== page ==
Kanazawa & the Kenroku-en

Kanazawa Travel Blog

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Kenroku-en

Kanazawa, my first stop, was probably the trip I enjoyed the most for its quaint, old town feeling. It had some 300k people, a far cry from the 12 million-odd residents in Tokyo. I arrived at the bus terminal that departed from Shinjuku, at an outrageous 7am, and decided to cab it straight to the Kenrokuen, as numerous references to it as the star attraction of Kanazawa granted it top priority, and the buses did not run until 8.30am. I also had no interest in freezing my poorly-clad ass off at the terminal where most people would mistake me for a bag lady, with my backpack and shabby outfit.

Kanazawa-jo

So Kenrokuen it was - the name literally means "Garden of the Six Sublimities", referring to spaciousness, seclusion, artificiality, antiquity, abundant water and broad views, six attributes that make up a perfect garden according to a Chinese theory - delightfully quiet in the wee hours of the morning, where I took some shots, and went to the Saison kaku villa close by, a traditional house built by a Maeda lord for his mother. The rest of the day was a crusade to visit all nearby attractions, which ultimately culiminated in my walking round in circles in various vain attempts to find the loop bus which i had purchased an all day pass for. By the end of each day trip, my legs were killing me (considering the travesty of a stopover at bangkok where i had to run .5km to reach the transit flight gate, in 20 mins, just days before) and the public sento at my Ryokan was a welcome reprieve that soaked away the aches and made me eat the words I once uttered "hot baths are for ninnies!"

For those who dont like gardens, Kanazawa's next best attraction is its Geisha and Samurai districts.

Higashi-geisha chaya
It also has a Teramachi district, which sadly, is not covered by the local "Furrato" bus -- the community loop bus, and hence is a giant pain in the ass to get to and back. The Geisha districts though, are lovely, and they have an air of antiquity and peacefulness, untainted by modern society. I took a trip down on the first night, and had the luxury of walking along the streets, alone. (Hardly anybody ventures out after 8 or 9pm). Strolling alone the stone pavements, taking in the cool crisp air, and hearing faint laughter of, perhaps a geisha in one of the teahouses was surreal. The Nagamachi districts though, were a little of a letdown, altho the famed "long streets" as it is named, do look quaint. The Nomura Samurai house, like the Shima Geisha house, was tiny, and offered an appetizer to the stylistic beauty of the houses in the days of tatami mats and wooden sliding doors. Dont be deceived by the pictures though, these districts are more like tiny satellites that cover less than the area of your average football stadium.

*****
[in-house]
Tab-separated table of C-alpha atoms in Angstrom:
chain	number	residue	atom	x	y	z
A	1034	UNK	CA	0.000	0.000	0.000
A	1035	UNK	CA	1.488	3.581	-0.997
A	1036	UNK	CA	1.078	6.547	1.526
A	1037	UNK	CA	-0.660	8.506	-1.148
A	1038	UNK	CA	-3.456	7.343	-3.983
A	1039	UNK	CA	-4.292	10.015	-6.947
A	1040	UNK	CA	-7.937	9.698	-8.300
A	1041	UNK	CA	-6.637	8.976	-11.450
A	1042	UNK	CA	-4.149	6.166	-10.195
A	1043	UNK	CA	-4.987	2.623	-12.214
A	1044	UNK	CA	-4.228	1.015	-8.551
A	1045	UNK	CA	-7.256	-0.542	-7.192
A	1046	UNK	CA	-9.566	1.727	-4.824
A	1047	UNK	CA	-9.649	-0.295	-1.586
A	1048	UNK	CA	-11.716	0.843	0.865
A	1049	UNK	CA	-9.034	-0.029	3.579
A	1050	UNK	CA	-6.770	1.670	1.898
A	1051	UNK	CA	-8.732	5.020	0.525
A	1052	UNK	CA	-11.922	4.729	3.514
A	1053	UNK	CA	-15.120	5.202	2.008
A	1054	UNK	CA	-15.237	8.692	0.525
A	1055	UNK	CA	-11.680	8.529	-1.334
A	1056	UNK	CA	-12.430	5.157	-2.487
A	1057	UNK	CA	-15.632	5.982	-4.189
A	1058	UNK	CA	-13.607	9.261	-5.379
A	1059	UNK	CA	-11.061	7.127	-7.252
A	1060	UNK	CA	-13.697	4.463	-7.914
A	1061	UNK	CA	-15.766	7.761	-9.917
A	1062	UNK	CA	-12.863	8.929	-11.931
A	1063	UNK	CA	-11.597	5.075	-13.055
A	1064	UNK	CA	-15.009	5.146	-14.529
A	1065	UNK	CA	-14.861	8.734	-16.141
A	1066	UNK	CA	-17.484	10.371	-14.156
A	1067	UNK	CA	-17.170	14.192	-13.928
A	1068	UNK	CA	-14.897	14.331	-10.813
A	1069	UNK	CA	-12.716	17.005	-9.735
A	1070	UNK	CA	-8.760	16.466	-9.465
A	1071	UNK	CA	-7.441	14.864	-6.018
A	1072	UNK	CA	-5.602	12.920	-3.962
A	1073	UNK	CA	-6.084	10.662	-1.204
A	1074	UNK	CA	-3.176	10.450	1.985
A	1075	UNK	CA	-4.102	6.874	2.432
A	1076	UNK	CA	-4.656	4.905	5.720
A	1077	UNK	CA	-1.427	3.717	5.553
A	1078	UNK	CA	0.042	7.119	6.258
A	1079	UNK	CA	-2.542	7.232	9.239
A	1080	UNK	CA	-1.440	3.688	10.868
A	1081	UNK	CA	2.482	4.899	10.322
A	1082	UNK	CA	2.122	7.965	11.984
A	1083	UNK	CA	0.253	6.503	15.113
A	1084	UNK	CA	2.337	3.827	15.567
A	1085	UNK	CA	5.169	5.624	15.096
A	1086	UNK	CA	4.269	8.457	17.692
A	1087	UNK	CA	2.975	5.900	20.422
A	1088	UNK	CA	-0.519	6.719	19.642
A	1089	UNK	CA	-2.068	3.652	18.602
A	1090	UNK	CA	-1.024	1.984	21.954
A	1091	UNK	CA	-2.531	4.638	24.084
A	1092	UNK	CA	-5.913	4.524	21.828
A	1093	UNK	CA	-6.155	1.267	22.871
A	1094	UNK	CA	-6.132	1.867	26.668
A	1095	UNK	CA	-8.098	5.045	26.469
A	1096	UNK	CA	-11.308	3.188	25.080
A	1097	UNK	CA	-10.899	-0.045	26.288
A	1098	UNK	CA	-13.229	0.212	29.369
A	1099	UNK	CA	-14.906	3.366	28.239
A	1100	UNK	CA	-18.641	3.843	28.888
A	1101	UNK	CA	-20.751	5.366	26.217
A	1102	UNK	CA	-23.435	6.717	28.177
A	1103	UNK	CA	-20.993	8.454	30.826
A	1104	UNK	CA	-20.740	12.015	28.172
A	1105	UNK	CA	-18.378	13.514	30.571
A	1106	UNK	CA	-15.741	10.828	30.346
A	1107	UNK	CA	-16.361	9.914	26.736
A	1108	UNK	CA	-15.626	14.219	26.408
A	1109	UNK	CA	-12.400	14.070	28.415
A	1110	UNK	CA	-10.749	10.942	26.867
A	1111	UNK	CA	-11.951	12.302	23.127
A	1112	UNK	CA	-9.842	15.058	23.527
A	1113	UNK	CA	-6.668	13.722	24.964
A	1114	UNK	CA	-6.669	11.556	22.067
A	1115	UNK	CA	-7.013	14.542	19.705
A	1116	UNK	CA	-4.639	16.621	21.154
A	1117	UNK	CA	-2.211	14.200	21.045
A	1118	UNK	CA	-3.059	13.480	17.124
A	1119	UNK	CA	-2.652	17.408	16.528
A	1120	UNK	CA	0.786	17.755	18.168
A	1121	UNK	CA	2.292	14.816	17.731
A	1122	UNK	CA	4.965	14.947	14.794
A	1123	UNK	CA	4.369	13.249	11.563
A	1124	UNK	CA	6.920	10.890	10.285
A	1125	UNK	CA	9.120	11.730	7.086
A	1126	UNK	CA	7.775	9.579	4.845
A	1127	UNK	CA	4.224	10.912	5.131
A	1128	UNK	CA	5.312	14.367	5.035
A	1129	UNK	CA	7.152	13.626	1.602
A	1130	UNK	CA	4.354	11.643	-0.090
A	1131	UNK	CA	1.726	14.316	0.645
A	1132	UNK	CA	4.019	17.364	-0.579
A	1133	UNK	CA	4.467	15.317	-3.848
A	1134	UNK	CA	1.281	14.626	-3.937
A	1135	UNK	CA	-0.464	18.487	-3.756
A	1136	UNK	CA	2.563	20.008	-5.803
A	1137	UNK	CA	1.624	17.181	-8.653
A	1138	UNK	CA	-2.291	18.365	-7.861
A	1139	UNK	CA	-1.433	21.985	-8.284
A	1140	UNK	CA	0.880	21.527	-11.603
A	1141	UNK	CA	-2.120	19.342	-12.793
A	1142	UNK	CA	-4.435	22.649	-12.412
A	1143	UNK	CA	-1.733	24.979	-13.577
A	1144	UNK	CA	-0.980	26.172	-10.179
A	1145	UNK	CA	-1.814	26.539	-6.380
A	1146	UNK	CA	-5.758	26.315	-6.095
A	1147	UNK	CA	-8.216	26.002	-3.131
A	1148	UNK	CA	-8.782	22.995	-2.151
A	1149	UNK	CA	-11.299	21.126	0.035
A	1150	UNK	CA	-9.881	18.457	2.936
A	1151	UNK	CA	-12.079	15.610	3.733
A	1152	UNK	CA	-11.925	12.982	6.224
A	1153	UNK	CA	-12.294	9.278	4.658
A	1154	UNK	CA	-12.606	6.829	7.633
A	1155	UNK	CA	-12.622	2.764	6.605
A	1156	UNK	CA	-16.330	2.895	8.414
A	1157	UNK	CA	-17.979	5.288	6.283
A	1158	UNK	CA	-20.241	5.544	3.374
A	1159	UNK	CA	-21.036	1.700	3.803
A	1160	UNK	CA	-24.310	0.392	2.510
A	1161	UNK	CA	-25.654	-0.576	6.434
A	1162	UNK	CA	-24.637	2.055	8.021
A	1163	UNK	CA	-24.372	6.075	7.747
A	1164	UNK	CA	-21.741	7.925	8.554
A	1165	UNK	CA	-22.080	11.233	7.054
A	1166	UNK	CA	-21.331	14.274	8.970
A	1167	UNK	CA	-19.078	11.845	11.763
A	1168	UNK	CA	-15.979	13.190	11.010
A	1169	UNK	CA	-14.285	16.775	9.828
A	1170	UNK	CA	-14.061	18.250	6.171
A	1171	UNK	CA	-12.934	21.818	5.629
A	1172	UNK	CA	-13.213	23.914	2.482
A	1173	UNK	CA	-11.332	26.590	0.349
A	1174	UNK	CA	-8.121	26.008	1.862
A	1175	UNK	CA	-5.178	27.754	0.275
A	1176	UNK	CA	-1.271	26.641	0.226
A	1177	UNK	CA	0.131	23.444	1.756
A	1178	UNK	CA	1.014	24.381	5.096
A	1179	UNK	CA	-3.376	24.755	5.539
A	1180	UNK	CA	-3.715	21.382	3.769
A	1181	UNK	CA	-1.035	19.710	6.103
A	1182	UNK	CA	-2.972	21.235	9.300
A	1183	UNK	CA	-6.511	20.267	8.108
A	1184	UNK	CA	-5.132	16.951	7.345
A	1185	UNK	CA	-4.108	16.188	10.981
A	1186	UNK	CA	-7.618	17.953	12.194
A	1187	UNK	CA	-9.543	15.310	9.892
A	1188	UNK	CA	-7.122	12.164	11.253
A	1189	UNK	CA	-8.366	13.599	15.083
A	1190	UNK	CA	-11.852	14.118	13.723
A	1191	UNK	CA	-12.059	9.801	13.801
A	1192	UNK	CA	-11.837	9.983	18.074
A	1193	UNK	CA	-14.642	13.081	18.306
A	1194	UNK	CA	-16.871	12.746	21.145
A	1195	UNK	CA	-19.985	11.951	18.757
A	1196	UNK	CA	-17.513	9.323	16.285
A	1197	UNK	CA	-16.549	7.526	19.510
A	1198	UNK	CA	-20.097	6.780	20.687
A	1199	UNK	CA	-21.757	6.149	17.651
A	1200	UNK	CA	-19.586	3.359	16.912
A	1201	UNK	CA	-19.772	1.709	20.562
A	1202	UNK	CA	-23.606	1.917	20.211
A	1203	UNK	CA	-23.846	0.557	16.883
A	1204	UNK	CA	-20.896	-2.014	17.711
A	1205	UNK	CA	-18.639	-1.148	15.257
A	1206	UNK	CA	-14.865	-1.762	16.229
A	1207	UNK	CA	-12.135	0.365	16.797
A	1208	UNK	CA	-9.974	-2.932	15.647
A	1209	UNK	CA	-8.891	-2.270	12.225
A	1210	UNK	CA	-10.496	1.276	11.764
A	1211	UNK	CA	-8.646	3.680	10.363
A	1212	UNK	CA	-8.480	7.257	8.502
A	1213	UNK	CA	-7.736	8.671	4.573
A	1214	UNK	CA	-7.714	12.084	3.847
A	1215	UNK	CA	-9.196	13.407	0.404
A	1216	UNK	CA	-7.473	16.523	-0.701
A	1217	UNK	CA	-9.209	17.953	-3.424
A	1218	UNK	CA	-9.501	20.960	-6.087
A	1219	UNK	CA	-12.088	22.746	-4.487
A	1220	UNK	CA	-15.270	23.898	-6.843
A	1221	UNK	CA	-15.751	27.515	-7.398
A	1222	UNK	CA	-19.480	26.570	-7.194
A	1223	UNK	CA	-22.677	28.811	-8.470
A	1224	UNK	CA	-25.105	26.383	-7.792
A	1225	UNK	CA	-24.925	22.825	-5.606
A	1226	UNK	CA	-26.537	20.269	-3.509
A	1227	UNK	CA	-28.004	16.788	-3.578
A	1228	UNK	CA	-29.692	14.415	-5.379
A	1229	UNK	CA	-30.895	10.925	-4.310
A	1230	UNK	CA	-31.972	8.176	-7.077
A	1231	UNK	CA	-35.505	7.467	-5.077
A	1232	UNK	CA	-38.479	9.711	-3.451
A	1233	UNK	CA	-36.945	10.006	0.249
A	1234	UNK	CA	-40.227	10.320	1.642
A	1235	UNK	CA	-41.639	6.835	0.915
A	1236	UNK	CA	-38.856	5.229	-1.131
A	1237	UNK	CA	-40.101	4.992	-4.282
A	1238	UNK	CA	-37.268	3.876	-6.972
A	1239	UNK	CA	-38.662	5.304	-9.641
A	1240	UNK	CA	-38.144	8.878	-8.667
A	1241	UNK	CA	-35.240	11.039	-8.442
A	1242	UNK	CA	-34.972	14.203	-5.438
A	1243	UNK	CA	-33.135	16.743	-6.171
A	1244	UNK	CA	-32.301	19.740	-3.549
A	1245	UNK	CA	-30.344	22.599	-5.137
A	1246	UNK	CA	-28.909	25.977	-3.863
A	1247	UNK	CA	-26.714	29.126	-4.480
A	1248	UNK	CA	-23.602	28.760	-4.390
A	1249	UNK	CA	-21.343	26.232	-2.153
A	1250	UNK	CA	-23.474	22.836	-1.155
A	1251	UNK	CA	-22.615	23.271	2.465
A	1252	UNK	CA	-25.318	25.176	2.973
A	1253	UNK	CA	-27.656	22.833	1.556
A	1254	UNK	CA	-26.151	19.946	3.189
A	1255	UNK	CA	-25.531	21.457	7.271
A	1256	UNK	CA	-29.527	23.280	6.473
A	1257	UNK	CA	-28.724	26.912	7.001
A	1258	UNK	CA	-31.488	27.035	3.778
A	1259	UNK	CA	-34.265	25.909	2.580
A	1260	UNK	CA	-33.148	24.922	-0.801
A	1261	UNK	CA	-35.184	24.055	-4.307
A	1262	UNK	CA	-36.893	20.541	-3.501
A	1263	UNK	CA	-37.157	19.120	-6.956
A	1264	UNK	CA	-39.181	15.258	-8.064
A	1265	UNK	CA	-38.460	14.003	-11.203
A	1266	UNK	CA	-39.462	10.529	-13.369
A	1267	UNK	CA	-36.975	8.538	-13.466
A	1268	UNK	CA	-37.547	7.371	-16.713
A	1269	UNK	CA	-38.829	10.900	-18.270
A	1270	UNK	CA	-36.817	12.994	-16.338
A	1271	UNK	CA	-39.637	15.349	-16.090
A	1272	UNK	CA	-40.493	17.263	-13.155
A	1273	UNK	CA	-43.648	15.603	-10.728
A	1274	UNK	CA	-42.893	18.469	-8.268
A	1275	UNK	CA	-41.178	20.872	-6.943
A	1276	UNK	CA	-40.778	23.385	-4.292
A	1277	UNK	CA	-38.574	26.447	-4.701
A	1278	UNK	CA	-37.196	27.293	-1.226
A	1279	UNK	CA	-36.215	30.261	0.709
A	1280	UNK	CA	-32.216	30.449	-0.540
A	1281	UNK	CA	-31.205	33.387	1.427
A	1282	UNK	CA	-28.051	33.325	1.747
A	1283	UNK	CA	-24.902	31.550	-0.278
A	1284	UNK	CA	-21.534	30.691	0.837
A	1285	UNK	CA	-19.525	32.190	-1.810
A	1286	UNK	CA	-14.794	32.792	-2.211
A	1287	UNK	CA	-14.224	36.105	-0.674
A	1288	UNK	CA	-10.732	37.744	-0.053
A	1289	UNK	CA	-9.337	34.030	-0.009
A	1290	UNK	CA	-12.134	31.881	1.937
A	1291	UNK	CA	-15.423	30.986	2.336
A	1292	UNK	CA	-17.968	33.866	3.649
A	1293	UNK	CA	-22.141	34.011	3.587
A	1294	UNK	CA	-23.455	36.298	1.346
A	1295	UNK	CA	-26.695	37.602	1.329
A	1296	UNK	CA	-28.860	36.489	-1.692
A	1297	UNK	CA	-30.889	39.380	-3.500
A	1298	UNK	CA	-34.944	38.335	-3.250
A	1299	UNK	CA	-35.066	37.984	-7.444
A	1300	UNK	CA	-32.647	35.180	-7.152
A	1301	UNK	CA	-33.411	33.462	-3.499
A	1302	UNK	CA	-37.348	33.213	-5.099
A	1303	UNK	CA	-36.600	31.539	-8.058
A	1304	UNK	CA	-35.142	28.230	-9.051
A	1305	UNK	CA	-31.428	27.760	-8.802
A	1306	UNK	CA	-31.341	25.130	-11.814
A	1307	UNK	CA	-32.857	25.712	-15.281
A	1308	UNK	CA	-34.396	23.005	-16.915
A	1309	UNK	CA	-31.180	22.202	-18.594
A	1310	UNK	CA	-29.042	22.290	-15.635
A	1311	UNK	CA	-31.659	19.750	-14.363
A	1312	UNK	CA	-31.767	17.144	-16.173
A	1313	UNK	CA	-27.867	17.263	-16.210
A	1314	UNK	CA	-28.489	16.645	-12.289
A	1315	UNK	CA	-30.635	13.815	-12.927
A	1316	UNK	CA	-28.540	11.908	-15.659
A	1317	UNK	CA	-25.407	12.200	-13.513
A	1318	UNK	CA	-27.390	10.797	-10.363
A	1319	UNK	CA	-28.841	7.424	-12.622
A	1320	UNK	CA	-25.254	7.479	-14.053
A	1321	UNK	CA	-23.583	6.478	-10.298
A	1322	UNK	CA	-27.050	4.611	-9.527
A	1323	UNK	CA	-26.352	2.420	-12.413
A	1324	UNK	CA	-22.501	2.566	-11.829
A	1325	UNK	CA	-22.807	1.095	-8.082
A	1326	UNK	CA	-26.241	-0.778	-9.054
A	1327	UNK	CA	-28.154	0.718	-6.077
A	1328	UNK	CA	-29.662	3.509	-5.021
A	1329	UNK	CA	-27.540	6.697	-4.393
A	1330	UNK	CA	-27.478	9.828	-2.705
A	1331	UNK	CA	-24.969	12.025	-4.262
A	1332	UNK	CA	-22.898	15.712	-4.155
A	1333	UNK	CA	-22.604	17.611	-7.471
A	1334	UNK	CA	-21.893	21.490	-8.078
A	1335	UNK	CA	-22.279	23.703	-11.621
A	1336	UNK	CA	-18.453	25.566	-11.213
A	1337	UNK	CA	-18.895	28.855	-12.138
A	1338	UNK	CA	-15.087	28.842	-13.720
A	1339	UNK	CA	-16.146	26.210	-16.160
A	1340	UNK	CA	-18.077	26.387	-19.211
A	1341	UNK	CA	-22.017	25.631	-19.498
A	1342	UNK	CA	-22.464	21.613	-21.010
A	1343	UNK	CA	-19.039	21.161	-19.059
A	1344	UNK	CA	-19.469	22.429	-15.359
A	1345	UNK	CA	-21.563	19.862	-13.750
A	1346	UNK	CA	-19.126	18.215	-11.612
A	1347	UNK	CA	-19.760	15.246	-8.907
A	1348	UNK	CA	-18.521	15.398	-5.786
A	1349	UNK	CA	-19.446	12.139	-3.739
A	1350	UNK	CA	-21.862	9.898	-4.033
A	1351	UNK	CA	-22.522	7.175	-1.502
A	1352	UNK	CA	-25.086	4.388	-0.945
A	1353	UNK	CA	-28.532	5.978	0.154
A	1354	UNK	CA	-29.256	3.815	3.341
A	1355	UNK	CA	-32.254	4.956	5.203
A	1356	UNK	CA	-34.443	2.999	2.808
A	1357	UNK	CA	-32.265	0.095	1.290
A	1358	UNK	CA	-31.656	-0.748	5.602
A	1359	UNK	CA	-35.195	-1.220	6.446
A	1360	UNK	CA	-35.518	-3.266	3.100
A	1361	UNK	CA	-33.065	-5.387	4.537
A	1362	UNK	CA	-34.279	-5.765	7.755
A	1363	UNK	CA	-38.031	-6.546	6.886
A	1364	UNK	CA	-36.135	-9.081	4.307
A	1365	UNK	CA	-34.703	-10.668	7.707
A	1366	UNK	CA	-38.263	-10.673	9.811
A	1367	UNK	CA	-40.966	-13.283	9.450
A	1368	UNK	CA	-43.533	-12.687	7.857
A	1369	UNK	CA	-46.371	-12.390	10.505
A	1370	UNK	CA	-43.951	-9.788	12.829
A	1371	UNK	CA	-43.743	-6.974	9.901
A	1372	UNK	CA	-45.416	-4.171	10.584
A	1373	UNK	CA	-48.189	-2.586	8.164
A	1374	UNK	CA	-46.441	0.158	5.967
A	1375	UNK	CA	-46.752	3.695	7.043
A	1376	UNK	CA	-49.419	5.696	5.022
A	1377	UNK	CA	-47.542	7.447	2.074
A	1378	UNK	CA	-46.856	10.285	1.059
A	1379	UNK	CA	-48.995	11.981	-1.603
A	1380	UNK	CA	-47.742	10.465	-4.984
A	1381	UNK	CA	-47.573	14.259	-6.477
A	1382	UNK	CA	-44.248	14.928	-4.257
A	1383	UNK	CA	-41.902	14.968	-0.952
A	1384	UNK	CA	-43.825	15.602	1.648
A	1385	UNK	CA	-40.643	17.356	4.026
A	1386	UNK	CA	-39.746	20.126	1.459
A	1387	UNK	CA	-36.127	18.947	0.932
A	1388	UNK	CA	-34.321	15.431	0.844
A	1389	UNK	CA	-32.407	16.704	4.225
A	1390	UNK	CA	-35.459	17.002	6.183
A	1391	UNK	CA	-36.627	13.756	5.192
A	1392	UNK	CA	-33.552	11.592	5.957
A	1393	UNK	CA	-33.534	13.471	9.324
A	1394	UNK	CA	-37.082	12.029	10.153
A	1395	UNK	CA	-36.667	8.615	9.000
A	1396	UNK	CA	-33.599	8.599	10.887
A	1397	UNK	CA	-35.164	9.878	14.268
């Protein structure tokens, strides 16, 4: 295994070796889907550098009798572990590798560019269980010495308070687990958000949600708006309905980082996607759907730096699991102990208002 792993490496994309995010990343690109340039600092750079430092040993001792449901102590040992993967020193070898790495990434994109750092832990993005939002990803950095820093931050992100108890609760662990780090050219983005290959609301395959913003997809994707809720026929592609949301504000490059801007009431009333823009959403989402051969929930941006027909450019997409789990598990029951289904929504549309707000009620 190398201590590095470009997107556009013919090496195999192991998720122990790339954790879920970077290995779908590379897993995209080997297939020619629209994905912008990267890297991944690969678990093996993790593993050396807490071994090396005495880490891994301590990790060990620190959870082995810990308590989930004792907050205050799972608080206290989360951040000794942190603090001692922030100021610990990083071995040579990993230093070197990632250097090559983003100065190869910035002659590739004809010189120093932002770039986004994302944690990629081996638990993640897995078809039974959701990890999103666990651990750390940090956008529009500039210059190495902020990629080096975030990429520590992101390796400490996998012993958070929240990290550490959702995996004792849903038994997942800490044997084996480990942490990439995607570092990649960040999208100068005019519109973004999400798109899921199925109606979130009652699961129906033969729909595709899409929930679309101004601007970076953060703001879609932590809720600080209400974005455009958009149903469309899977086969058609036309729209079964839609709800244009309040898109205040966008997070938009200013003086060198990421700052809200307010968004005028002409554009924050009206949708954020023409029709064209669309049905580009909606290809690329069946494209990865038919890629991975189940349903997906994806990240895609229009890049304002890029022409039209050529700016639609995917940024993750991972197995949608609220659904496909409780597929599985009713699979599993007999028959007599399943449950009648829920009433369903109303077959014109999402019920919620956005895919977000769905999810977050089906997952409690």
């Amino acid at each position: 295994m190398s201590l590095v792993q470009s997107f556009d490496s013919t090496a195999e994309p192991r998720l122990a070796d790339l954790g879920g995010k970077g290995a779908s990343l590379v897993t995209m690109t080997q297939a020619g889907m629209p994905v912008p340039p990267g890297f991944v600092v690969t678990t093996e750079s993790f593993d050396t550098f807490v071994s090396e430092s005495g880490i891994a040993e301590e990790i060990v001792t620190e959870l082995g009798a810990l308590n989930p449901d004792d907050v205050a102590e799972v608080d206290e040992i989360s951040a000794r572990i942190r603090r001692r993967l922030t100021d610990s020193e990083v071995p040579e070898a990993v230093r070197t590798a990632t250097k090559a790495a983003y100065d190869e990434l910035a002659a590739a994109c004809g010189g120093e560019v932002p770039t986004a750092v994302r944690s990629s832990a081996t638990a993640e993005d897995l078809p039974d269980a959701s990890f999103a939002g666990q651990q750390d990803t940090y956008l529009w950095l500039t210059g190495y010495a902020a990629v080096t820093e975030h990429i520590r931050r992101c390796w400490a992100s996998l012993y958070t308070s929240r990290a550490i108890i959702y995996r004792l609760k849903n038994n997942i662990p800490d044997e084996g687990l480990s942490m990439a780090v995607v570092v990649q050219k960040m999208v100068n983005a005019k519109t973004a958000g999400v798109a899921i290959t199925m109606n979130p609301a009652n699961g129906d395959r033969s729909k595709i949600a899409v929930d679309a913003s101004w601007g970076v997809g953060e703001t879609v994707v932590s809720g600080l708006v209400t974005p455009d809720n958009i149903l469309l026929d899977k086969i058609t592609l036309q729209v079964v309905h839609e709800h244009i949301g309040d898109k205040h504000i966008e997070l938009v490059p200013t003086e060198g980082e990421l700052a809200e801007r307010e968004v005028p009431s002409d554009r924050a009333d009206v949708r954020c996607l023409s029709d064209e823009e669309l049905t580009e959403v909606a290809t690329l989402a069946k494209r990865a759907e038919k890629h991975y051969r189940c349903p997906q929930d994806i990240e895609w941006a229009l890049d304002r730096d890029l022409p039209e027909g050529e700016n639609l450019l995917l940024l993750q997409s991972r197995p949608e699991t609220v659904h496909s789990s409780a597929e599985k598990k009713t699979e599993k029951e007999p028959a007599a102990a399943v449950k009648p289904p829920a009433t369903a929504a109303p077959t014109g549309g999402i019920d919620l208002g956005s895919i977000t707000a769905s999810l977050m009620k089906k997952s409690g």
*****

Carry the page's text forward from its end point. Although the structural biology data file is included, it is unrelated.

Higashi-geisha district in the day

All in all, Kanazawa was like a tasty treat, not quite a full on immersion program like kyoto is, but it had some plus points with the Garden and Geisha districts which are not swamped with gaijin tourists, unlike kyoto and tokyo, possibly because of the time it takes to bus over to kanazawa and the cost of shinkansening it is hefty (2x the cost of a bus). If you do decide to visit this quaint town, best to stay in a ryokan (murataya at katamachi is gd value, clean comfortable and has a nice sento bath). I missed out on the ninja shrine and other attractions at Teramachi, which is probably worth a visit, the former requiring advanced reservations, and I didnt feel much inclination to visit all the museums either as not all of them were worth the time and money. The 21st Century Museum, supposedly too, is worth a visit, altho i didnt venture into it and simply admired it from a distance.

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Kenroku-en
Kenroku-en
Kanazawa-jo
Kanazawa-jo
Higashi-geisha chaya
Higashi-geisha chaya
Higashi-geisha district in the day
Higashi-geisha district in the day
Nagamachi
Nagamachi
Saison kaku villa
Saison kaku villa
21st Century Museum
21st Century Museum
Market!
Market!
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Kanazawa
photo by: masayo